3. Microsoft's Sinofsky Situation
Here's one out of Redmond, Washington that's got us a bit bewildered.
Steven Sinofsky, the head of
(MSFT - Get Report)
Windows unit, exited the technology giant Tuesday barely two weeks after the launch of its flagship Windows 8 product. The move was completely unforeseen and neither Microsoft nor Sinofsky, a 23-year veteran of the company, offered an explanation for the split other than to say the parting was "mutual."
Okay. Maybe it's not as big a deal as Steve Jobs or Bill Gates leaving the building, but it sure is unsettling. Don't you think?
Seriously, if a well-known restaurant's longstanding chef serves you its signature dish and then scurries off the premises without warning, would you dig in immediately or wait to find out if something's wrong in the kitchen?
Maybe that analogy is a bit of a stretch. We'll try again.
star product designer Jonathan Ive unexpectedly pops off a fortnight after the release of the newest iPhone, would you buy the smartphone on the spot or wait to see why the Brit bolted?
Alright, that comparison sucks too, yet hopefully you get our point.
No matter how much Microsoft CEO Steve Ballmer -- and apparently a lot of other folks at the company as well -- hated Sinofsky, we don't understand why they would not keep him around for the entire roll-out of Mister Softee's tent-pole product. So what if he's a control freak who can't play well with the kids over in the Xbox division? They should have found a way to keep him around, locking him in a closet if necessary, lest they face a mob of consumers intent on sniffing around for metaphorical cracks beneath Windows surface.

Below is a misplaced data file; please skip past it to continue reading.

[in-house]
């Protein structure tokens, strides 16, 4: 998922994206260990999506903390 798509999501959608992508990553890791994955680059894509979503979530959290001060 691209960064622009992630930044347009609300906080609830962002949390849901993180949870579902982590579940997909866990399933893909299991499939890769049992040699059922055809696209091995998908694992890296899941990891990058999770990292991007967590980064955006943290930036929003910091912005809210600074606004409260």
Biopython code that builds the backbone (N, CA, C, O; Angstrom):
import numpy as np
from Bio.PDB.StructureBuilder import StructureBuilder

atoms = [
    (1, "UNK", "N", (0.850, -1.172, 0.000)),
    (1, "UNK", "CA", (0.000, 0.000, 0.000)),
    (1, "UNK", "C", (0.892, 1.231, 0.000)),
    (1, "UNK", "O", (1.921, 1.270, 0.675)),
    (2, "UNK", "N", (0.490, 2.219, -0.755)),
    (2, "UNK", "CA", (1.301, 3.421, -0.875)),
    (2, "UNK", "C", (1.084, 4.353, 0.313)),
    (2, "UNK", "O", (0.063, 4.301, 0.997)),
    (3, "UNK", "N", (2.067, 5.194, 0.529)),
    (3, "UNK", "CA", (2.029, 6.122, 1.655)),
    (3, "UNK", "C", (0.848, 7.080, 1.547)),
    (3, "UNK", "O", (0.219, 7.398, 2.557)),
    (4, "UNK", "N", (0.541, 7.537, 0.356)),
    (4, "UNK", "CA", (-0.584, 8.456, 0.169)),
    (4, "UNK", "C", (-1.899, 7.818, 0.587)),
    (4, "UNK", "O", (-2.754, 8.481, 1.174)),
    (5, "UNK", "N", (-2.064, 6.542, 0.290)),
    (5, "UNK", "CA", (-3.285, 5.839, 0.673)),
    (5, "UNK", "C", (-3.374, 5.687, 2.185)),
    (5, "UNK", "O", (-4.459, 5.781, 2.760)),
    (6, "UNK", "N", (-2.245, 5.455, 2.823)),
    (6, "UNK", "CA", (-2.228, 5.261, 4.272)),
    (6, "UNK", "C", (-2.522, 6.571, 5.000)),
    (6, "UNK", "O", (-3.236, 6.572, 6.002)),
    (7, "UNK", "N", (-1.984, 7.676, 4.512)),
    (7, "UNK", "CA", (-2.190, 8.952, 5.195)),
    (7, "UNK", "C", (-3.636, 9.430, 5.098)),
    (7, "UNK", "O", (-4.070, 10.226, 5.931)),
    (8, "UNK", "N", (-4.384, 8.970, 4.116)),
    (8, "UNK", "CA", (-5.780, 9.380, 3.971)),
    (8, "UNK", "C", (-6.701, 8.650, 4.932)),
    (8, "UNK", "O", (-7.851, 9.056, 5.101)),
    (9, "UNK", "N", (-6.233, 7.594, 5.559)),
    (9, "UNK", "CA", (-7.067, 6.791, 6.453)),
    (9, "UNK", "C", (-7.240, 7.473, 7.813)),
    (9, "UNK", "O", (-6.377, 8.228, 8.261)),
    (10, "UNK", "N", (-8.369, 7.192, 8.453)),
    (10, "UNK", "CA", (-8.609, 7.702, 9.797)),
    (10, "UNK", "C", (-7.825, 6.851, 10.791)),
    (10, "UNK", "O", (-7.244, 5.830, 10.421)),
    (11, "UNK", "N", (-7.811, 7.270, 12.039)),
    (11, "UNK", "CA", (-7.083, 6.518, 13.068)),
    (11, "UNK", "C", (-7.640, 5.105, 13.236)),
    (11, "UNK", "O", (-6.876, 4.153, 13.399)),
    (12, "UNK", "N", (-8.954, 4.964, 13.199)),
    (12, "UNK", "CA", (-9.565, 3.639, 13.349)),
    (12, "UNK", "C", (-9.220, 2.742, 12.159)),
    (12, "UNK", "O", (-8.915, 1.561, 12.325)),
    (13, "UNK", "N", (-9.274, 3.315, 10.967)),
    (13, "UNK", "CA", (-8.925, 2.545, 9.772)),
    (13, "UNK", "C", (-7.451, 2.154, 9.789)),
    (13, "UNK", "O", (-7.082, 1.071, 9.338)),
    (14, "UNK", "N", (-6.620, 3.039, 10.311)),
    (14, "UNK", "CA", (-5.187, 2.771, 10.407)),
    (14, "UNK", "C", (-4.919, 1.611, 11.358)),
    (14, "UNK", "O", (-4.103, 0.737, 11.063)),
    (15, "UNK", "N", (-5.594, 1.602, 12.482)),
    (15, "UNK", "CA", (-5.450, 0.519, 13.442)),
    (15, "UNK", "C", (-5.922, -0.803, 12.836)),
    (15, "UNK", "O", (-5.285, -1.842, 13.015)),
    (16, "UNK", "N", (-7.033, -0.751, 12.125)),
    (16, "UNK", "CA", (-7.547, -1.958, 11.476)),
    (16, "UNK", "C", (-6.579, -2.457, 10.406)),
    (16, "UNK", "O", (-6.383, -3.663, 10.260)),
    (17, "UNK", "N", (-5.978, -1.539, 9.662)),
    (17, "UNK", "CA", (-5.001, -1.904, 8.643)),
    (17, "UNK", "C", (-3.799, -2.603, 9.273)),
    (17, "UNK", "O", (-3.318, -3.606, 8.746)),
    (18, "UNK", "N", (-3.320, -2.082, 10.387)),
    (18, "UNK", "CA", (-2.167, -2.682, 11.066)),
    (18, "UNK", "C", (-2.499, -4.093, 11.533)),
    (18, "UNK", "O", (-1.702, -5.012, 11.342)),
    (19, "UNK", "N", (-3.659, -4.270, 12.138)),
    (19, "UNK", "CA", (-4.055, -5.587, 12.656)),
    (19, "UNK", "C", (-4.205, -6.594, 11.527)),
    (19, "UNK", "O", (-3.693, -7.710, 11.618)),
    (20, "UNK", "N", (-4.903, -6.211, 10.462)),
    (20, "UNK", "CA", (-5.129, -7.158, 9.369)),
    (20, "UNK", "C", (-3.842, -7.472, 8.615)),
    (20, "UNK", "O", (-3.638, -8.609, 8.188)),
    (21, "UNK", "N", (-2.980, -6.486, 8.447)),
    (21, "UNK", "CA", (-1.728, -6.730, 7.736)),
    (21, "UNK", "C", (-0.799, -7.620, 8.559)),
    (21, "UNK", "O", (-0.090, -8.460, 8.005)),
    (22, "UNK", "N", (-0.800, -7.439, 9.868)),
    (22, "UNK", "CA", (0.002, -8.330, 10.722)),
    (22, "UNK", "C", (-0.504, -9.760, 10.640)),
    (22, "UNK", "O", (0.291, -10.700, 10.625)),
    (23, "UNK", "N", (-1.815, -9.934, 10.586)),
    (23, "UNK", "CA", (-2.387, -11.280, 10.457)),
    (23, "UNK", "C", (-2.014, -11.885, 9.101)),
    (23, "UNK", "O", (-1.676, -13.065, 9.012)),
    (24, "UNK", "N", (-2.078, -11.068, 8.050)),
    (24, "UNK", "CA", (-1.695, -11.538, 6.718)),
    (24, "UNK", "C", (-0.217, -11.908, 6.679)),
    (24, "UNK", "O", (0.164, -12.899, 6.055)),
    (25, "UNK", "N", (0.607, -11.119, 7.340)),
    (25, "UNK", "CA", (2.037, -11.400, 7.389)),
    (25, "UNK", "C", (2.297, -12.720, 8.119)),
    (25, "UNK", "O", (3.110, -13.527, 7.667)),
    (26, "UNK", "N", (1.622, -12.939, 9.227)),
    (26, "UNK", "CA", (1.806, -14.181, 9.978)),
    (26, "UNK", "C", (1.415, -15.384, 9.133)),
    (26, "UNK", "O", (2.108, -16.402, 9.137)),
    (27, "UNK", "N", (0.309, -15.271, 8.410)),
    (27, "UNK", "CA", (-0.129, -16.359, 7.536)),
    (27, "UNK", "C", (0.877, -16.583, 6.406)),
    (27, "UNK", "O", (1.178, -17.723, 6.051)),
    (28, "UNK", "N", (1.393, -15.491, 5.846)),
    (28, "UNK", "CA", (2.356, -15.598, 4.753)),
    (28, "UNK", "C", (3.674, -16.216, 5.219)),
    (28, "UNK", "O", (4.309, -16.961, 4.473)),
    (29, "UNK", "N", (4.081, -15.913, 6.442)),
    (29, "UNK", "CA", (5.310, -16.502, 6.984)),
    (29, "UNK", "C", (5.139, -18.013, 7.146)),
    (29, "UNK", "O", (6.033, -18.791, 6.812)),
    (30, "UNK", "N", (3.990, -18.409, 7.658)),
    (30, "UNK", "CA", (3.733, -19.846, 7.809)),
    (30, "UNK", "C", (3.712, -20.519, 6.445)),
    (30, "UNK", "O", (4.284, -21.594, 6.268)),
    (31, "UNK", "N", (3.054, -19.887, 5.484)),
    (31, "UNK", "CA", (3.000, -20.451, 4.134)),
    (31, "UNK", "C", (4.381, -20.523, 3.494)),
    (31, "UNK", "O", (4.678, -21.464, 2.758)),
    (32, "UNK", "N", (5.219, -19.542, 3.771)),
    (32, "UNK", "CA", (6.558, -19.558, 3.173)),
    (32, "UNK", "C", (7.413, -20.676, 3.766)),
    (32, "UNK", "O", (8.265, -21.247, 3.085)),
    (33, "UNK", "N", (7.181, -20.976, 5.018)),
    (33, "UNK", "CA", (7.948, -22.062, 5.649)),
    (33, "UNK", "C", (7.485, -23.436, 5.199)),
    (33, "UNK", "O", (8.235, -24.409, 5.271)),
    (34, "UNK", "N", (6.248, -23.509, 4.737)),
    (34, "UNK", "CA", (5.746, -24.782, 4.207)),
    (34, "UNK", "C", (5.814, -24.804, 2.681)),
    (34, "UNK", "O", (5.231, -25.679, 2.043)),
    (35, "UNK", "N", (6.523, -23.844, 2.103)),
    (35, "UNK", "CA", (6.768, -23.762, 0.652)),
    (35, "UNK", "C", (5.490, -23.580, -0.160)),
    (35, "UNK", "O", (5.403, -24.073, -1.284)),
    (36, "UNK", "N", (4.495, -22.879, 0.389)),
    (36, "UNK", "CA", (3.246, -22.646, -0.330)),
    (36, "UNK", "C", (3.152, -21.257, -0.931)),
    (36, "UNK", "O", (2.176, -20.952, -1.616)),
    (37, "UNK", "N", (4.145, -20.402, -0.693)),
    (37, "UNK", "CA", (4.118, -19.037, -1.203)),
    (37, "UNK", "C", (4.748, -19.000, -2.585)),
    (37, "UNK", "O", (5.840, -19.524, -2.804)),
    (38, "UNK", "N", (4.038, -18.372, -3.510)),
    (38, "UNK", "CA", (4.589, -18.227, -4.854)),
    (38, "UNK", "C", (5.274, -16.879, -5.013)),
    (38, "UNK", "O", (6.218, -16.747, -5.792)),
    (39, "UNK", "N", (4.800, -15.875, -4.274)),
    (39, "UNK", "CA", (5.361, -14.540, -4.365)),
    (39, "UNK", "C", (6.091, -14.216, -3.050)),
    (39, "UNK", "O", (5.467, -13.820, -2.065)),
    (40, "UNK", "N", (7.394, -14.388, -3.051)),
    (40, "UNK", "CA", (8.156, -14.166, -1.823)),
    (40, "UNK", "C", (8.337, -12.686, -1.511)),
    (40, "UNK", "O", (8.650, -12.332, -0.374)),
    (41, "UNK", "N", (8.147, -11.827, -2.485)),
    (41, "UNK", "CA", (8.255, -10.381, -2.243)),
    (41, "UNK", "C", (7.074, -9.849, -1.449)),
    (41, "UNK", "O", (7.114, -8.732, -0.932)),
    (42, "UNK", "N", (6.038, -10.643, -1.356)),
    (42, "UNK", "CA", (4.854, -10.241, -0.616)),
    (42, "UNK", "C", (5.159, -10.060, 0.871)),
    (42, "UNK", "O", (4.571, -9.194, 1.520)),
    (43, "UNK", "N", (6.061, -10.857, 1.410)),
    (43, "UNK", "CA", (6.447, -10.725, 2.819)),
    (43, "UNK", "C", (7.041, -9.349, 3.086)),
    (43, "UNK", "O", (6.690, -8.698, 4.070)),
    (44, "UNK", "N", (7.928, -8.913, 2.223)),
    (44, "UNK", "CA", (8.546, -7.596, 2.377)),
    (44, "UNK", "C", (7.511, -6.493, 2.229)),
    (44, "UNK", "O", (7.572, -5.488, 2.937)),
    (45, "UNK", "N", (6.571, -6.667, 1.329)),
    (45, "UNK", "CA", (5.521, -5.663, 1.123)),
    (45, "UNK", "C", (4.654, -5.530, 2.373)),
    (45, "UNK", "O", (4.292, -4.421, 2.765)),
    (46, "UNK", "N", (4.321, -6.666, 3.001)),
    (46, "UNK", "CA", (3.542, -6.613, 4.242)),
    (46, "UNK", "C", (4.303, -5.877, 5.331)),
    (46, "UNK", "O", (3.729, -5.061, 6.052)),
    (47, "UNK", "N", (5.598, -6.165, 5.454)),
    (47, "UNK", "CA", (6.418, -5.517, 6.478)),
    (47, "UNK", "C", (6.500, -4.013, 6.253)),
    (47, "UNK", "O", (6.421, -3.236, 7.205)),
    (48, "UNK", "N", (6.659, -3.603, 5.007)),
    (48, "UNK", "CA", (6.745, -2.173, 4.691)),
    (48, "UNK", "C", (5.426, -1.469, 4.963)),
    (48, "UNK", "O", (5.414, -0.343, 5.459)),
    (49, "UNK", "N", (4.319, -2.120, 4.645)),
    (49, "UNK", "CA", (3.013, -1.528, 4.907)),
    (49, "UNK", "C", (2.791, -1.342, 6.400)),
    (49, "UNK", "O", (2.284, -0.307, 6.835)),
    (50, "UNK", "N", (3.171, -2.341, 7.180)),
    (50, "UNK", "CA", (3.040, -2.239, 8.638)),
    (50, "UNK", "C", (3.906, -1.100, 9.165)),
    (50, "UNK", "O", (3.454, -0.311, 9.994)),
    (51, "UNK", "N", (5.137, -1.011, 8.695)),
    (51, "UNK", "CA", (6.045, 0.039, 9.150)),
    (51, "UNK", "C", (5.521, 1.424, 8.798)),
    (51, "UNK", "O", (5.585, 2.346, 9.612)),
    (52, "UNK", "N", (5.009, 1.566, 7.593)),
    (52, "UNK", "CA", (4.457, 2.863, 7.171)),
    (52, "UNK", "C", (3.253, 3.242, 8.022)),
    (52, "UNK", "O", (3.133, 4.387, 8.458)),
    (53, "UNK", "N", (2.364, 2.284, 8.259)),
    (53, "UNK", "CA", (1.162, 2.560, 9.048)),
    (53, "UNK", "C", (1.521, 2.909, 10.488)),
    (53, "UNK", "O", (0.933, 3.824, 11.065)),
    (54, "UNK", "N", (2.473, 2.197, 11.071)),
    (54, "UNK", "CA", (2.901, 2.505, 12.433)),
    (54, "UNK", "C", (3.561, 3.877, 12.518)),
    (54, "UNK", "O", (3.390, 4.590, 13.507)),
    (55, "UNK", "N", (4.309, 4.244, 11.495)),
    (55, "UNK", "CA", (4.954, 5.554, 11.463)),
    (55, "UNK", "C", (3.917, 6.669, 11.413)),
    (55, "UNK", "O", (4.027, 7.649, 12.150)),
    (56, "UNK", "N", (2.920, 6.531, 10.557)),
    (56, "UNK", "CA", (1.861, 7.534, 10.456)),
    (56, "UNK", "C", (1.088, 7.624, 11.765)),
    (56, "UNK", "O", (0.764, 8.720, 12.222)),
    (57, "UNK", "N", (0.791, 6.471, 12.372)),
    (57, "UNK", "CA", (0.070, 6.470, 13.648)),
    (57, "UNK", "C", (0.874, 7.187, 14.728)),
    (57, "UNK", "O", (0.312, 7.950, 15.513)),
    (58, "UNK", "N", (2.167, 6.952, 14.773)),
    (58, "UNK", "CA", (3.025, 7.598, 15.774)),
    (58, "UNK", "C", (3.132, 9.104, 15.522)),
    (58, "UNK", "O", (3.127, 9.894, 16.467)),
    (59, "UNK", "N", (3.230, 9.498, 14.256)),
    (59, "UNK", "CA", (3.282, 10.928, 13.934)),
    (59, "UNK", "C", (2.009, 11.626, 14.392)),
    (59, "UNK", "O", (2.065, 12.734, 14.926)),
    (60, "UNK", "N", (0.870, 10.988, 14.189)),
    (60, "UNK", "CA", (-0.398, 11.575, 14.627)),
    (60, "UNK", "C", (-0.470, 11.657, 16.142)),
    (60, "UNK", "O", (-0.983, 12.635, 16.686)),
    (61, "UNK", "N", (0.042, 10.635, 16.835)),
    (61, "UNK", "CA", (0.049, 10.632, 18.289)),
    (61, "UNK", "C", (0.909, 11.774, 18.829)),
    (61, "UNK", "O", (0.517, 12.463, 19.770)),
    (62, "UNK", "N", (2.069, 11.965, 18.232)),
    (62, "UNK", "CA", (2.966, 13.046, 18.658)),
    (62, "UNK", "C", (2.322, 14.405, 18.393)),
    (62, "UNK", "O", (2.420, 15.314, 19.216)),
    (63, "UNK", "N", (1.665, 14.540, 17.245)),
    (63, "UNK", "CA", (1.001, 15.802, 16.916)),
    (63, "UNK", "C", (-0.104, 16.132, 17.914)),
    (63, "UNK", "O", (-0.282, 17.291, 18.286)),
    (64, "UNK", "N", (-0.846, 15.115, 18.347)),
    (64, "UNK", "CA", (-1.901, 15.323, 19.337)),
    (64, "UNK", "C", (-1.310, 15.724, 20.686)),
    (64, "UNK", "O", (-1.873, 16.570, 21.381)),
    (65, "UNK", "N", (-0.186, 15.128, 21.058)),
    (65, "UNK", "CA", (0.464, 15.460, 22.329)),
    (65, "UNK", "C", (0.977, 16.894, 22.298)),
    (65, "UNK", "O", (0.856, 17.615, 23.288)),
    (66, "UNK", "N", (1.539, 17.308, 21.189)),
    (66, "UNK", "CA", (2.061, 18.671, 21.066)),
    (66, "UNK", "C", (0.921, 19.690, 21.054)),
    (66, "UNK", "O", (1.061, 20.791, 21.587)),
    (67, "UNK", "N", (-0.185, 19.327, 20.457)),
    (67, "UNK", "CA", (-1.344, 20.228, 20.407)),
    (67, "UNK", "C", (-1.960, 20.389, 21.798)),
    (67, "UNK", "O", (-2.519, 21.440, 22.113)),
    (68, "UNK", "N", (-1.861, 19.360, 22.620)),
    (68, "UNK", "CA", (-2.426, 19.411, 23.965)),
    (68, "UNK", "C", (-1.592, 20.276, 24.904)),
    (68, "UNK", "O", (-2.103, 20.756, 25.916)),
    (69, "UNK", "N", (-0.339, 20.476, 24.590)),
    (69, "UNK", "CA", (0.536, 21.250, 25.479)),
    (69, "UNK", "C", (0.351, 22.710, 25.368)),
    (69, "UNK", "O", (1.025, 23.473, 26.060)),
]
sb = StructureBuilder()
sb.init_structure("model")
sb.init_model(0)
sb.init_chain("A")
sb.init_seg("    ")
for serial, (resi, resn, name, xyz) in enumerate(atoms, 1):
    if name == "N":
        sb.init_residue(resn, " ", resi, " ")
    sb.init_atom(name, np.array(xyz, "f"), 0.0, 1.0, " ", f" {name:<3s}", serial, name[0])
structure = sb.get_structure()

Or even worse, literal cracks in the Surface, Microsoft's brand new tablet, which Sinofsky helped develop to confront Apple's wildly popular iPad.
Ballmer informed employees about Sinofsky's departure in a memo on Monday simply saying that "Steven Sinofsky has decided to leave the company." Ballmer told the media later on that it was "imperative that we continue to drive alignment across all Microsoft teams, and have more integrated and rapid development cycles for our offerings".
Alright big guy, we get it. Let's call a Sinofsky a Sinofsky. You didn't think the guy was a team player and from all indications you wanted this thorn out of your side a long time ago.
But with Microsoft's stock back below $30 and the window on Windows 8 closing fast, it seems fairly clear you should have put your ego aside and taken one for the team. You put up with Sinofsky's snootiness for over two decades, so what's the harm in letting him stick around a few more months when your biggest product is on the line?